Newspapers are dying, they say, their sales dwindling due to the popularity of east access, online copy that gets updated multiple times an hour, not once a day before printing. Newspapers need to change their business model, they say, to compensate for falling revenue they'll need to tap into new markets or adept old ones in order to make them economically viable. I suppose all of this is true; they're a business and businesses need to make money otherwise they go under. If they are a publicly traded or owned by a publicly traded company they are required by law to do everything in their power to increase shareholder value, anything less would be negligent.
Many newspaper have very cleverly started to increase interest in their product by offering many of their pieces online. These are usually wires or shorter pieces of existing copy that are meant to entice people into reading the whole story in their newspaper. This has sparked a switch from being a newspaper to a news organization, where not all of the exposure comes from paper copy but from digital copy, too. Unfortunately, this quickly lead to a over-saturation of online news due to the many sources of news online; setting up and maintaining a simple news service is not hard and with enough visitors subscribing to wires and news content became economically viable by selling advertising space.
Effectively, news organizations were feeding the growth of the online news business while simultaneously seeing their own amount of visitors decline. More sites were vying for the same readers while the news was generated by a select few parties. Again, news organizations were in trouble, the success of their new business model leading to a further decline in interest for their paper copies and stiff competition from parties who only needed to worry about design and presentation of content and not about generating content themselves. Usually these parties were making quite a bit of money off of advertising and quickly news generating organizations needed to find a way to make money off of their websites.
They obvious choices were to scale down the print copies, to scale up digital copies and allowing users to pay for content or to start selling advertising space in order to cover the costs. One didn't seem to work due to a decline in interest in in-depth pieces and the other meant eroding a news organization's independence.
Our ADD-addled culture makes it nearly impossible for a lot of people to take the time to read the in-depth information on a lot of the current items, even if the readers are genuinely interested in the subject. Most people can only deal with so much information, or simply don't have the time to sit down and read articles all the way through, especially when you consider that globalization and online news consumption has made the world a small place. Where first you'd only concern yourself with the things most immediate to you, now everything seems immediate. Also, the supply of news is now a 'round the clock affair and the demand for news is so high that news organizations have become very good at not only spreading out a story, but also hyping up stories with little news value. Where first they would collate, edit and print a news story, now you get micro-updates as new details are made available. You could turn following the news into a demand, full time affair, and some people do, compiling the news and creating executive summaries for those without the time to keep up with the latest news. And so, the news trickles down, waters down, losing much of the critical content. All of it means we have less tolerance for detail and more demand for talking points, highlights and headlines.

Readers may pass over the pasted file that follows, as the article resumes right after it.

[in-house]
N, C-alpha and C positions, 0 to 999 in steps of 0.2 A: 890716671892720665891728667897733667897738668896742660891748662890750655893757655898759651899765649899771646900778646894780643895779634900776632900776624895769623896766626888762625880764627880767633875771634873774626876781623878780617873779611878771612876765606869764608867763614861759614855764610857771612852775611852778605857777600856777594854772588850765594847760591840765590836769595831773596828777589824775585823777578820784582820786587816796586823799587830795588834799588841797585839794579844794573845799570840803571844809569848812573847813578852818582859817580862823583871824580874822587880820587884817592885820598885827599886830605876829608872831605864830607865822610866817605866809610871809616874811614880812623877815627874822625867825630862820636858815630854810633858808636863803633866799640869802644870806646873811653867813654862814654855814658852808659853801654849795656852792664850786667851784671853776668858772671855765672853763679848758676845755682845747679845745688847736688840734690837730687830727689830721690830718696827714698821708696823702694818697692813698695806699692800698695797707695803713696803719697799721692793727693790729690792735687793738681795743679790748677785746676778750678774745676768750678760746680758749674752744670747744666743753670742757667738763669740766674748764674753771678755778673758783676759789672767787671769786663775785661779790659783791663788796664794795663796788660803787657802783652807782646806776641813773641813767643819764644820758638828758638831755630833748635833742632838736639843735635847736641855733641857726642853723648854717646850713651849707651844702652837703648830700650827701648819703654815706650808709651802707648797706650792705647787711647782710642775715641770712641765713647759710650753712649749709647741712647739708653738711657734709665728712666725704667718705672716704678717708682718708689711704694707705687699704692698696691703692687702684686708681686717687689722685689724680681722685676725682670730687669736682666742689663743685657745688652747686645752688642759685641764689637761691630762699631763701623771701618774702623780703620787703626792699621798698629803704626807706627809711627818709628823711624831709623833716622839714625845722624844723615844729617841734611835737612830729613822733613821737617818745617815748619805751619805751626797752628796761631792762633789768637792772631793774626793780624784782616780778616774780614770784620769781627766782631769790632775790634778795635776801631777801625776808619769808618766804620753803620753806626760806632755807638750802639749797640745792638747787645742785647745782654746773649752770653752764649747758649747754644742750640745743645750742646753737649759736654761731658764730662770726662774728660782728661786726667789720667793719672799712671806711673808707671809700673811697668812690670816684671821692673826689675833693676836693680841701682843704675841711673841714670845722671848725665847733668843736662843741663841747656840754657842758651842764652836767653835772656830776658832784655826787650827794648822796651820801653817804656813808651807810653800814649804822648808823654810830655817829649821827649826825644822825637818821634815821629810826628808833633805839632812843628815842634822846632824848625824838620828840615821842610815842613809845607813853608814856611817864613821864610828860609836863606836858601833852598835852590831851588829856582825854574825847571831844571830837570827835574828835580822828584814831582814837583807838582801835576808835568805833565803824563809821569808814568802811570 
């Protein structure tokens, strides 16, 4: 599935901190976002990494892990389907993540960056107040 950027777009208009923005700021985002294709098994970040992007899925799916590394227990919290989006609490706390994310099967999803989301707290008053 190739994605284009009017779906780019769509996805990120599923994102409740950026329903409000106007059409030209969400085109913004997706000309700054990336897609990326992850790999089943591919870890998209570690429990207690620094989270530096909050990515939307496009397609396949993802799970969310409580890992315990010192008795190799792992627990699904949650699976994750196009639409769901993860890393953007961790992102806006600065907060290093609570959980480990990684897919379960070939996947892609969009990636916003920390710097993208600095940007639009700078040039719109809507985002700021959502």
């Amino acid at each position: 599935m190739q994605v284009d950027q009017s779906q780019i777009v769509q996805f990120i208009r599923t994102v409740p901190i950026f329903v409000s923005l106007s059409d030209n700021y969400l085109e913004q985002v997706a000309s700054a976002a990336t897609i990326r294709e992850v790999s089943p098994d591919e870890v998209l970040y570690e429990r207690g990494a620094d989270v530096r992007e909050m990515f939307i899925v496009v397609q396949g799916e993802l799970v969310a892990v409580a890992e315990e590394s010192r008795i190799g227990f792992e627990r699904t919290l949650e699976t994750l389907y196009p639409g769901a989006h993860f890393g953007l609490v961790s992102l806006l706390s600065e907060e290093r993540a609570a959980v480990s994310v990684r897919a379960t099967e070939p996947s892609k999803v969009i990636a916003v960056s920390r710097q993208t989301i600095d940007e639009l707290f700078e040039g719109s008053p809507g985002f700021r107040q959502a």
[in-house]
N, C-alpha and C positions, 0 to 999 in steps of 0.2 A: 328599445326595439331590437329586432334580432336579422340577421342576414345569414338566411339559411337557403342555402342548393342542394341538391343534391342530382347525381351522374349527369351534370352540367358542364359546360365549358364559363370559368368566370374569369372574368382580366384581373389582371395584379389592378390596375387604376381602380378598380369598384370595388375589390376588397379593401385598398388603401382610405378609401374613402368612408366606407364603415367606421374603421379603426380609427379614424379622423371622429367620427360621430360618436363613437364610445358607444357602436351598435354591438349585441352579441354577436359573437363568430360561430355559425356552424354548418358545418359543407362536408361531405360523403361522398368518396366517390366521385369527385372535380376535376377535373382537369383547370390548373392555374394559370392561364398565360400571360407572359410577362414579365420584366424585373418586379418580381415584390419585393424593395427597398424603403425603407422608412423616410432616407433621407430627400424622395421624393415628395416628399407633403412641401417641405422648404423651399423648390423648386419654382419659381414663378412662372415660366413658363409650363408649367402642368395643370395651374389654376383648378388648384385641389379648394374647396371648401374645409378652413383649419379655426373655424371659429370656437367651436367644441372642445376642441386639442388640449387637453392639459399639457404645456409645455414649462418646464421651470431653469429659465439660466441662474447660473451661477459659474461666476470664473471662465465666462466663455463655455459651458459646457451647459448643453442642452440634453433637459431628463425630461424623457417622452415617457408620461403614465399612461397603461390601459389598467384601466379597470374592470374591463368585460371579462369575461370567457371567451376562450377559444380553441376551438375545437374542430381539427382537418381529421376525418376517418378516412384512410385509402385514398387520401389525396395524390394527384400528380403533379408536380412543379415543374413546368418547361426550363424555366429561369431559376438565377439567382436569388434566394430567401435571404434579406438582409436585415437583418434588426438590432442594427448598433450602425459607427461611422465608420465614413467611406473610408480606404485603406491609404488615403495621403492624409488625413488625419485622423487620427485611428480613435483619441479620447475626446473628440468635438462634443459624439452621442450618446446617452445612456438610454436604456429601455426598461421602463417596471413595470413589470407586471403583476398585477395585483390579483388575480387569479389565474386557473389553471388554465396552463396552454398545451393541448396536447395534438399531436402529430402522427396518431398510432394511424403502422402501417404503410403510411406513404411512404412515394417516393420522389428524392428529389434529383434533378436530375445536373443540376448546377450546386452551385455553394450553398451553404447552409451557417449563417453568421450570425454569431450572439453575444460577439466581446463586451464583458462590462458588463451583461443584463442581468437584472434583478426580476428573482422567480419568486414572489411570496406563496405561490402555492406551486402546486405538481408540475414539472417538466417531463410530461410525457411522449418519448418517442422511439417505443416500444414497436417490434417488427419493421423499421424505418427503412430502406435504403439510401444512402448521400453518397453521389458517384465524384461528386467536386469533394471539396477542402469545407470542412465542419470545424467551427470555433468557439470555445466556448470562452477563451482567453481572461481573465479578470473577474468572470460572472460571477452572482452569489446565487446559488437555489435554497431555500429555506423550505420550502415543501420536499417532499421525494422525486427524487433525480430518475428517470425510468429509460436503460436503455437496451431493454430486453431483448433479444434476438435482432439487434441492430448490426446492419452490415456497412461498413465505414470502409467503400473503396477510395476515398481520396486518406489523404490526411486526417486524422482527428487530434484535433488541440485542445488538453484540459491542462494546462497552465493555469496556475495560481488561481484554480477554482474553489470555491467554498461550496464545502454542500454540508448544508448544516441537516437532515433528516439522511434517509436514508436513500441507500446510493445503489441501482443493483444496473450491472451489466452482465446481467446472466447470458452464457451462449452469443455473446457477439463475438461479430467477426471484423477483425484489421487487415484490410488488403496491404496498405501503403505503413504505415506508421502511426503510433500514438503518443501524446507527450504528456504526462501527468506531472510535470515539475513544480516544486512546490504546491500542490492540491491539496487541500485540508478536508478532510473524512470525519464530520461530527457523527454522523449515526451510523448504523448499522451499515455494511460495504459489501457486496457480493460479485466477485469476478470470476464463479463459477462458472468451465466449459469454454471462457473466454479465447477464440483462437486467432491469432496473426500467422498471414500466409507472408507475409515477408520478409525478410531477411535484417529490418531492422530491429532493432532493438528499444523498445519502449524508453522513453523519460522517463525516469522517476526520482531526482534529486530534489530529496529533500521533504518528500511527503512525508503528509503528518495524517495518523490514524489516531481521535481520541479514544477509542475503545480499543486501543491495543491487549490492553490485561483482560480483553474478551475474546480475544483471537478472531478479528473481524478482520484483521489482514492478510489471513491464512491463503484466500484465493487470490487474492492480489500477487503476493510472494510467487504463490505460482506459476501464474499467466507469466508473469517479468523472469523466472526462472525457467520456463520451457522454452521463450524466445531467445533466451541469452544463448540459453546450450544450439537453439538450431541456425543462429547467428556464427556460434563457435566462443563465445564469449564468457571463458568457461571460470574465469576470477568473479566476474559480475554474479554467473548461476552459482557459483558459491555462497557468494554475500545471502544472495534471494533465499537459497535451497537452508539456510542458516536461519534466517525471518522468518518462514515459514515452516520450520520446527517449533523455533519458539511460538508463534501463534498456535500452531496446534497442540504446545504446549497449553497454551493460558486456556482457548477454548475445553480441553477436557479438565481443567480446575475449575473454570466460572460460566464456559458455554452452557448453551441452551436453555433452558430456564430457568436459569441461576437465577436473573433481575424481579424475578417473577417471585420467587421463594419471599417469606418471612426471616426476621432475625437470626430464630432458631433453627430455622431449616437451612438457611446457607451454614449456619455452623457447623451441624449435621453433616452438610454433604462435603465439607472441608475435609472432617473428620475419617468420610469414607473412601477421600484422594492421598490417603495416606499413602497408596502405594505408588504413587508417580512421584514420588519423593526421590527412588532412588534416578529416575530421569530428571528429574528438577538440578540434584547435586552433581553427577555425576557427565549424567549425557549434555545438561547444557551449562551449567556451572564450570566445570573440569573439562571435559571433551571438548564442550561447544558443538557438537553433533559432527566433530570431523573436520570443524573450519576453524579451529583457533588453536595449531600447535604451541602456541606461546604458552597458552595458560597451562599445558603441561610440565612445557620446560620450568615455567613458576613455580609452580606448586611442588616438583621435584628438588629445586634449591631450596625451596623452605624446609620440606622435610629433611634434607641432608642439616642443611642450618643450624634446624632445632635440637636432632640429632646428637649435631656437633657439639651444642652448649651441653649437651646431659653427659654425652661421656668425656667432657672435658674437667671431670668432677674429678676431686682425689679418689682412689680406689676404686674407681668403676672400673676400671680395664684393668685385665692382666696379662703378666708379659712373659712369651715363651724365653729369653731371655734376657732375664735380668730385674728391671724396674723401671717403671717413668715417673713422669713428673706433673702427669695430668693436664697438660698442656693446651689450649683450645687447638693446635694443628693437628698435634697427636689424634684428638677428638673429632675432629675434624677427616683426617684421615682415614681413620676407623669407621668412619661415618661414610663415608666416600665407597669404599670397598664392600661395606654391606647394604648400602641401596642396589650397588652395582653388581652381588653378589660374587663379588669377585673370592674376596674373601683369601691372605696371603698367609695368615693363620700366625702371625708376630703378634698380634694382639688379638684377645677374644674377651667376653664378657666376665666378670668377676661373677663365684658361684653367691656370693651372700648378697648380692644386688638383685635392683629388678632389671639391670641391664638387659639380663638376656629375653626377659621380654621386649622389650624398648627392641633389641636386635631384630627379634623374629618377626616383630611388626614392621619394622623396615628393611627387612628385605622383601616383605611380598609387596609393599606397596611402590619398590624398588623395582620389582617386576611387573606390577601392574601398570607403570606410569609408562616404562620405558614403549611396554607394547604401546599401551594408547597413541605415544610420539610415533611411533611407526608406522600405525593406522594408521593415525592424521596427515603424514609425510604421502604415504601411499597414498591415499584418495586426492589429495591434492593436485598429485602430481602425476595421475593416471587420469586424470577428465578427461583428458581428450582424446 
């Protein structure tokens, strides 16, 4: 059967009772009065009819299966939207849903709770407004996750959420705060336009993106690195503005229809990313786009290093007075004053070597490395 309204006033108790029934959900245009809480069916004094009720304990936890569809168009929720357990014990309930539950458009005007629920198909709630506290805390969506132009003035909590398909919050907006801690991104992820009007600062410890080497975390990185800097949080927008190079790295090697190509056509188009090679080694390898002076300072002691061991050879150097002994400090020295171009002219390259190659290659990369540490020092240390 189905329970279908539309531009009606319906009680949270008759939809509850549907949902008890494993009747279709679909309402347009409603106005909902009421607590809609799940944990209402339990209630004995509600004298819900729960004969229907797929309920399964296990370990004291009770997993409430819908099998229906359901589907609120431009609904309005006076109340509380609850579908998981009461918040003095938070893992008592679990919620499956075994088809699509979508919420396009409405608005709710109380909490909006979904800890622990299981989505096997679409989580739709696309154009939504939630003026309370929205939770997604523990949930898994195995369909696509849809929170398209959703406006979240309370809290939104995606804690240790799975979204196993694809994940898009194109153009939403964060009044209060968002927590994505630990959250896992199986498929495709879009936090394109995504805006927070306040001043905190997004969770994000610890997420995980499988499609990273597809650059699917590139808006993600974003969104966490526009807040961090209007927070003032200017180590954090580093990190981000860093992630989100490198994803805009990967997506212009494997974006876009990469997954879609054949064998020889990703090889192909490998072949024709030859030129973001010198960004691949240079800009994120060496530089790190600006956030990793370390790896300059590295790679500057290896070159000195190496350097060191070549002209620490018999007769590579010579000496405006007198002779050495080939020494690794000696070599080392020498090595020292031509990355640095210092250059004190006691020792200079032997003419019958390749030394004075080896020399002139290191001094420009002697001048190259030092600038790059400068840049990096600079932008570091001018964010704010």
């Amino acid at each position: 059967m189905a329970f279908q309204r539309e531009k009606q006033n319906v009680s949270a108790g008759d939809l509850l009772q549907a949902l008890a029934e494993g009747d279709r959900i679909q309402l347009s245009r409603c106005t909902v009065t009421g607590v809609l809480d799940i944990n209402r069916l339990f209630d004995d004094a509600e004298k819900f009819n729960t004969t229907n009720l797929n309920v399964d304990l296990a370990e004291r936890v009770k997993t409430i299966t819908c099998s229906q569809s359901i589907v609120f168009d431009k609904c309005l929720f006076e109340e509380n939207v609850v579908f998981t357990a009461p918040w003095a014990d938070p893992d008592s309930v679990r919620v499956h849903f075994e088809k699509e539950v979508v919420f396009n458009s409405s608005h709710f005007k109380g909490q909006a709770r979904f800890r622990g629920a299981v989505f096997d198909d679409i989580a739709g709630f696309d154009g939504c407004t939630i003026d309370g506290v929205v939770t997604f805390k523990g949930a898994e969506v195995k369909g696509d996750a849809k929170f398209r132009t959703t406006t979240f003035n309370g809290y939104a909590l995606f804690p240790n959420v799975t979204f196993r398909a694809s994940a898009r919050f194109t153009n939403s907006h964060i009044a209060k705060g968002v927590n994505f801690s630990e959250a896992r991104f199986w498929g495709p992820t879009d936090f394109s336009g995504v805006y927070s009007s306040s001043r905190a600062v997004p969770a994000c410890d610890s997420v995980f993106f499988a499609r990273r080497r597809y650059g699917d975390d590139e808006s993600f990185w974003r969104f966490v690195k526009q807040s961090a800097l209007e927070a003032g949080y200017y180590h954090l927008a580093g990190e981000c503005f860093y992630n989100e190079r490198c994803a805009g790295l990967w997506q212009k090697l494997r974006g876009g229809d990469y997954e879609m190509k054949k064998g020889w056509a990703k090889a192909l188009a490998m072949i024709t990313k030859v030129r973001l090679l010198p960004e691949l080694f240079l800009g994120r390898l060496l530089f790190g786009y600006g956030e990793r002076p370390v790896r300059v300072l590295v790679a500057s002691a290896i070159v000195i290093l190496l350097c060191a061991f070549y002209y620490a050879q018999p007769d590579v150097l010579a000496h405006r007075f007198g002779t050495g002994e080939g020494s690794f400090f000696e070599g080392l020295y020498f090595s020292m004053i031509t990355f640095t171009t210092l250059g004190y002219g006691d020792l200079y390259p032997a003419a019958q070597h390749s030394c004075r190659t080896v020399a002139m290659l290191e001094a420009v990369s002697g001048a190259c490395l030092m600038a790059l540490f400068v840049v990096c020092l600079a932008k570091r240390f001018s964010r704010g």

When newspapers generate revenue through advertisement they automatically become an organization to be distrusted. It means they can no longer speak freely on critical and decisive subjects in fear of losing advertisers. There has always been a field of tension between journalists and editors -- a journalist writes an unpopular piece that borders on effusive and the news organization might lose subscribers, who are individuals making their choice of media consumption. The tension increases when the needs of the advertisers are catered to, their need being a largest possible group of consumers liking their brand, product or service. It means that it is in the interest of the advertiser to publish their ads in a publication that appeals to the biggest common denominator, also known as the dumbest common denominator. There are many different advertisers who don't look at it that way, but they are generally at the fringe. So, when a journalist steps away from the party line, advertisers pull their ads, news organizations lose money and are required to withdraw the piece, publish a rectification or fire the journalist in order to please the wounded advertiser. That's self-induced censorship and unhealthy to the journalistic landscape.
No, newspaper need to remain independent. If an individual cancels their subscription it's a choice, if an advertiser sends that same message, it's censorship and the choice is made for the subscribers without their knowledge. Thus the only safe way for news organizations to generate revenue is for people to realize that this is actually important and that good journalism coats money. Once we are prepared to pay for our news content we'll have more certainty of an unbiased opinion.